II. Why is FDA proposing to require black box warnings on ovarian adnexal mass assessment score test system labeling, advertising, and promotional material?
FDA has determined that in order to provide reasonable assurance of safety and effectiveness, it is necessary to restrict the ovarian adnexal mass assessment score test system to sale, distribution, and use with labeling, advertising, and promotional material that bears a warning statement in a black box that alerts users to the risk associated with off-label use as a screening test, stand-alone diagnostic test, or as a test to determine whether or not to proceed with surgery. While FDA is establishing as a special control “Guidance for Industry and FDA Staff; Class II Special Controls Guidance Document: Ovarian Adnexal Mass Assessment Score Test System” which recommends a black box warning to address the risk of off-label use, FDA believes it is necessary to require this warning in labeling and advertising by restricting the device under section 520(e) of the Federal Food, Drug, and Cosmetic Act (FD&C Act) (21 U.S.C. 360j(e)). A notice of availability of this special controls guidance document is published elsewhere in this issue of the Federal Register.
In cases in which class II and class III devices have significant risks that would make the devices unsafe if used inappropriately, FDA believes the risks need to be explained in warning statements placed in a black box that is displayed prominently in the labeling, advertising, and promotional material to ensure awareness by the end user. Awareness of these important risks by the end user enables these devices to be used safely. In this case, a prominent black box warning, which alerts the user to the limitations of this device, is necessary in all labeling, advertising, and promotional materials to allow ovarian adnexal mass assessment score test system devices to be used safely. The proposed prominent black box warning would read as follows:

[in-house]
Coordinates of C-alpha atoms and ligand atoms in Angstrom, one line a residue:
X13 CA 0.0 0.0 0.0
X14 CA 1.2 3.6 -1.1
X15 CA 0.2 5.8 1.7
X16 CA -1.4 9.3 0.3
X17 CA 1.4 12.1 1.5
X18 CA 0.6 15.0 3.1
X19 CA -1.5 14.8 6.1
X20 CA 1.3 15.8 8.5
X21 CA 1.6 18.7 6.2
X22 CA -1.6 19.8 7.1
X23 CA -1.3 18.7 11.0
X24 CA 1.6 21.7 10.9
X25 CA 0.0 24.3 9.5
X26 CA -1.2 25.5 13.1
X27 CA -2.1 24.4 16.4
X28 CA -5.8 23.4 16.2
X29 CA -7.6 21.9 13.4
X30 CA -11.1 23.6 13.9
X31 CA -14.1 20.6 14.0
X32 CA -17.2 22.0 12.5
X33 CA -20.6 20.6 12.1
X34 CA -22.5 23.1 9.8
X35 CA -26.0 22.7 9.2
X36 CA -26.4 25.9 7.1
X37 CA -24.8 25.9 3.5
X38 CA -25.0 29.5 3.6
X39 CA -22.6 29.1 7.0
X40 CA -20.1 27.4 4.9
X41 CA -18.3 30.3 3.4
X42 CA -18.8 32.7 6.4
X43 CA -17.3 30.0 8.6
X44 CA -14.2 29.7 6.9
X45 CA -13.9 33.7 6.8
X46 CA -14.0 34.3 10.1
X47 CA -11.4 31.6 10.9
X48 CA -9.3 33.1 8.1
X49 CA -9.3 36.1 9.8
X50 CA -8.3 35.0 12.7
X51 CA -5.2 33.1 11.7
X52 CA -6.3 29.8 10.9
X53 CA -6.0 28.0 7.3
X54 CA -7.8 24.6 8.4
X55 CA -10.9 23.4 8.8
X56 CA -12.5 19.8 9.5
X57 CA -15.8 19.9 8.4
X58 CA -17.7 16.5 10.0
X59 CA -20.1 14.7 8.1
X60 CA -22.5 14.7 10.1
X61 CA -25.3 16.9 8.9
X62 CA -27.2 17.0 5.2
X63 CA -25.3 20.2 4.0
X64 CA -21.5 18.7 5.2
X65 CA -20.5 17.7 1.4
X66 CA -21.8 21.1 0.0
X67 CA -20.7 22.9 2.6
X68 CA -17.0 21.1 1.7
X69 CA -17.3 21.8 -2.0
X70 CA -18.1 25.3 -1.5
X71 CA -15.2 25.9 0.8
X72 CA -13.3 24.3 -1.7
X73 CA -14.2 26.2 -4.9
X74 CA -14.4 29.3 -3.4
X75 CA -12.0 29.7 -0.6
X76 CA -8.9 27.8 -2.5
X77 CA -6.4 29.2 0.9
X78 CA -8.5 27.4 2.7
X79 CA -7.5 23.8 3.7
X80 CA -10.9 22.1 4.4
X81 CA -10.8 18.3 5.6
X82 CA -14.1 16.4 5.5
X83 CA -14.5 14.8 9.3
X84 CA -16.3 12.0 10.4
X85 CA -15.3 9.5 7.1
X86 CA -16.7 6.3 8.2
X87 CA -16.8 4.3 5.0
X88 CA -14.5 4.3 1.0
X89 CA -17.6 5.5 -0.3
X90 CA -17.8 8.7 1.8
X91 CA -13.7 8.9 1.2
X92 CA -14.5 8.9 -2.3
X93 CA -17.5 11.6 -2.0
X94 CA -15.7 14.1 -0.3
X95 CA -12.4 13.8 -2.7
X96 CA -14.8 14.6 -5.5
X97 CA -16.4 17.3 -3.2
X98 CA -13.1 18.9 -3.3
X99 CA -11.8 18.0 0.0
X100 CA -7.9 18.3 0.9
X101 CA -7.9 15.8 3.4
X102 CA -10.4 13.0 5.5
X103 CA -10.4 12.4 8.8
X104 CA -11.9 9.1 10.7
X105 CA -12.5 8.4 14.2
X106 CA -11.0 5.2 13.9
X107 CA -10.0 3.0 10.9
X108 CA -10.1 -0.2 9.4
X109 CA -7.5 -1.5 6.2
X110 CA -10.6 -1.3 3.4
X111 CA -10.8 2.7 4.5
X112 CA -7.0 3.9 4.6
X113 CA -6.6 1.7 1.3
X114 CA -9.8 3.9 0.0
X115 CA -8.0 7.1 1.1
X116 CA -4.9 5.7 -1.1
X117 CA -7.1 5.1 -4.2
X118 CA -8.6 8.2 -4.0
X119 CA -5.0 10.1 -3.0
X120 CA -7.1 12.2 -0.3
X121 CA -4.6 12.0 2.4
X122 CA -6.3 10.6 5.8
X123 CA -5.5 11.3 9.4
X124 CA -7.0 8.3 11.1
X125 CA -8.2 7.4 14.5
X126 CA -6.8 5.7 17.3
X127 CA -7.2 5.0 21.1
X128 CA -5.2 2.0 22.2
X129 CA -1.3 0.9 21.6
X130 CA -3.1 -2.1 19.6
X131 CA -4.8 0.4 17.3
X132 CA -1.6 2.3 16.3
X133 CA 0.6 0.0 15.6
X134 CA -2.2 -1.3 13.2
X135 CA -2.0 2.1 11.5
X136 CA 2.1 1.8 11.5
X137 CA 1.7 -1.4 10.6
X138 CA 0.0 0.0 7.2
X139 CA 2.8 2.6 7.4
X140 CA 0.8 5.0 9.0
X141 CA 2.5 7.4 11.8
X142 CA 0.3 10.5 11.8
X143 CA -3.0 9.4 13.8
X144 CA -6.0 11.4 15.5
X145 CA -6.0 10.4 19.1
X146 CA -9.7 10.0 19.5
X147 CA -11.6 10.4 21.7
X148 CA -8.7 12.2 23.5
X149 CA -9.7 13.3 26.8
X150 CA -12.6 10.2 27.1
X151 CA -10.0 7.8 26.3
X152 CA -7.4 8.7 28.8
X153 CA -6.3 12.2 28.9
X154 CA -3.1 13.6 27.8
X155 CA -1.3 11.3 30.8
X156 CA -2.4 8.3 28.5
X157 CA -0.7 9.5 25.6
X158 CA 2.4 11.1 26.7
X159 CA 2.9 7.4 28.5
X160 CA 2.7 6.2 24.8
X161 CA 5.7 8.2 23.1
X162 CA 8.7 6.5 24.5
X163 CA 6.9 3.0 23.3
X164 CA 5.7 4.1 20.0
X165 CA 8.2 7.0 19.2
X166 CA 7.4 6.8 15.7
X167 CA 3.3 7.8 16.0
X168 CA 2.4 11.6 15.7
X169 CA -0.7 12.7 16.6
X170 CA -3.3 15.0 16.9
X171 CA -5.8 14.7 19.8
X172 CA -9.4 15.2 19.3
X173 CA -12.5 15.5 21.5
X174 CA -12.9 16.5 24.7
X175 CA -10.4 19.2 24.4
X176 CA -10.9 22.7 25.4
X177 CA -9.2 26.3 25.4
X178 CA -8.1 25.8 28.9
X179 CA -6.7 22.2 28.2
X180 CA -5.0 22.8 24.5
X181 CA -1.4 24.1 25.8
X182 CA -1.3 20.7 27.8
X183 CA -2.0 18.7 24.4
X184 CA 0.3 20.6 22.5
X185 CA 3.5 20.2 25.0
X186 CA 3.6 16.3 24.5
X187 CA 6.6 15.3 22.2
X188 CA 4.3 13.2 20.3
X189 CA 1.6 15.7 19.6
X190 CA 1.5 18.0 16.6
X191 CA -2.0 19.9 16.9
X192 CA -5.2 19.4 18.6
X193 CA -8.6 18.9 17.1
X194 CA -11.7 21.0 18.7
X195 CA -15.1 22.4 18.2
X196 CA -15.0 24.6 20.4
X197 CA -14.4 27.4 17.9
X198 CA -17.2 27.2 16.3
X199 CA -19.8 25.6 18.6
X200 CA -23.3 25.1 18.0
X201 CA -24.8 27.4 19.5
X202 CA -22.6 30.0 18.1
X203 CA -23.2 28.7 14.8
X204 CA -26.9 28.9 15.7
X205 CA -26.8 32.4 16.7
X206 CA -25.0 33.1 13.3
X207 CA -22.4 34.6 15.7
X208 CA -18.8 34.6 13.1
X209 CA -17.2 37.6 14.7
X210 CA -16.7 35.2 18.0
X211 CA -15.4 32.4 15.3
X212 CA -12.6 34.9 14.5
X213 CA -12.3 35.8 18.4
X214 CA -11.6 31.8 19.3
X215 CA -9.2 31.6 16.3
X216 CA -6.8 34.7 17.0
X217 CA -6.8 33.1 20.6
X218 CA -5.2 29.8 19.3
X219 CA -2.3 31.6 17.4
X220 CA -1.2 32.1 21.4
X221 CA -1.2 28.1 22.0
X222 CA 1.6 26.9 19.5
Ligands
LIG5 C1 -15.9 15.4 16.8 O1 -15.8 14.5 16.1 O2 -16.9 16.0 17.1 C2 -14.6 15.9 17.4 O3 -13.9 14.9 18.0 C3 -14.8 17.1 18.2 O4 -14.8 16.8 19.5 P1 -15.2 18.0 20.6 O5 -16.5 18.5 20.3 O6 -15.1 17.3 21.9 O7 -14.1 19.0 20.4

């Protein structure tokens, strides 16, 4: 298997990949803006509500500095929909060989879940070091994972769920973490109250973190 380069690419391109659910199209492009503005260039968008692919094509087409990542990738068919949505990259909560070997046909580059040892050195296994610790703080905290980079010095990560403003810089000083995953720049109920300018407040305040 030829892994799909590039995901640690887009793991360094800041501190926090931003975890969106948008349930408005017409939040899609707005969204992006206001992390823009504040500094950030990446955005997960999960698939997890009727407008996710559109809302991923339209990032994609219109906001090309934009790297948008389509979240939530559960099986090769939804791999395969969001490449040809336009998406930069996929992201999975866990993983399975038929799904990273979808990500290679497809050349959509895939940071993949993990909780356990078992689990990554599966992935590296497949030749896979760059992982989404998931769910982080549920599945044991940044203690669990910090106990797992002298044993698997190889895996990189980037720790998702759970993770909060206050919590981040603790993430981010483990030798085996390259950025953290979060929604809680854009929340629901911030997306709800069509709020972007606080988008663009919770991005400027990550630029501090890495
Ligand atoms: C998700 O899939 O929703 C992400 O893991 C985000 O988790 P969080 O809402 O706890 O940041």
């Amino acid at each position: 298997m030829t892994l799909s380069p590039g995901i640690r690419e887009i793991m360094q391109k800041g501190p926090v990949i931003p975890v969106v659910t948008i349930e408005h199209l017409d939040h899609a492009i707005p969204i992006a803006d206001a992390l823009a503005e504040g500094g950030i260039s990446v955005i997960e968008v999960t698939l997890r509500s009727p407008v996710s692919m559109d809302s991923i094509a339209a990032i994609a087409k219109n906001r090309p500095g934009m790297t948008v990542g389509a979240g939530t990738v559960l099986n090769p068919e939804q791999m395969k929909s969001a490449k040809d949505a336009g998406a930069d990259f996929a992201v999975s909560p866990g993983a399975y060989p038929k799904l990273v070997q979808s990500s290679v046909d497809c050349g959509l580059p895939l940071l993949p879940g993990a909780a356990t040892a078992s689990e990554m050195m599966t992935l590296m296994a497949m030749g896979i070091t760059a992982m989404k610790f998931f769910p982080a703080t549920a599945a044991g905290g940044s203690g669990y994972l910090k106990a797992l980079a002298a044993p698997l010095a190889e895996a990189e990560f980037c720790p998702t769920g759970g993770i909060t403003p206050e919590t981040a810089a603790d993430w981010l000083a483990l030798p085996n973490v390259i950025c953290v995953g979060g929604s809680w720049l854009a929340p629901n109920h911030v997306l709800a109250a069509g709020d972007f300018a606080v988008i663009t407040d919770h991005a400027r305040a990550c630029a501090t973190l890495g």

III. What is the legal authority for this proposed rule?
FDA is issuing this proposed rule under the authority of section 520(e) of the FD&C Act, which authorizes FDA to restrict sale, distribution, and use of devices upon certain conditions. FDA is also issuing this proposed rule under general device and administrative provisions of the FD&C Act (sections 501, 510, 513, 515, 520, and 701 (21 U.S.C. 351, 360, 360c, 360e, 360j, and 371, respectively)).
IV. What is the environmental impact of this proposed rule?
FDA has determined under 21 CFR 25.34(b) and (f) that this action is of a type that does not individually or cumulatively have a significant effect on the human environment. Therefore, neither an environmental assessment nor an environmental impact statement is required.
V. What is the economic impact of this proposed rule?
FDA has examined the impacts of the proposed rule under Executive Order 12866 and the Regulatory Flexibility Act (5 U.S.C. 601-612), and the Unfunded Mandates Reform Act of 1995 (Pub. L. 104-4). Executive Order 12866 directs Agencies to assess all costs and benefits of available regulatory alternatives and, when regulation is necessary, to select regulatory approaches that maximize net benefits (including potential economic, environmental, public health and safety, and other advantages; distributive impacts; and equity). The Agency believes that this proposed rule is not a significant regulatory action as defined by the Executive order.
The Regulatory Flexibility Act requires Agencies to analyze regulatory options that would minimize any significant impact of a rule on small entities. Because this proposed rule would strengthen existing cautions against misuse of a new product, the Agency proposes to certify that the final rule will not have a significant economic impact on a substantial number of small entities.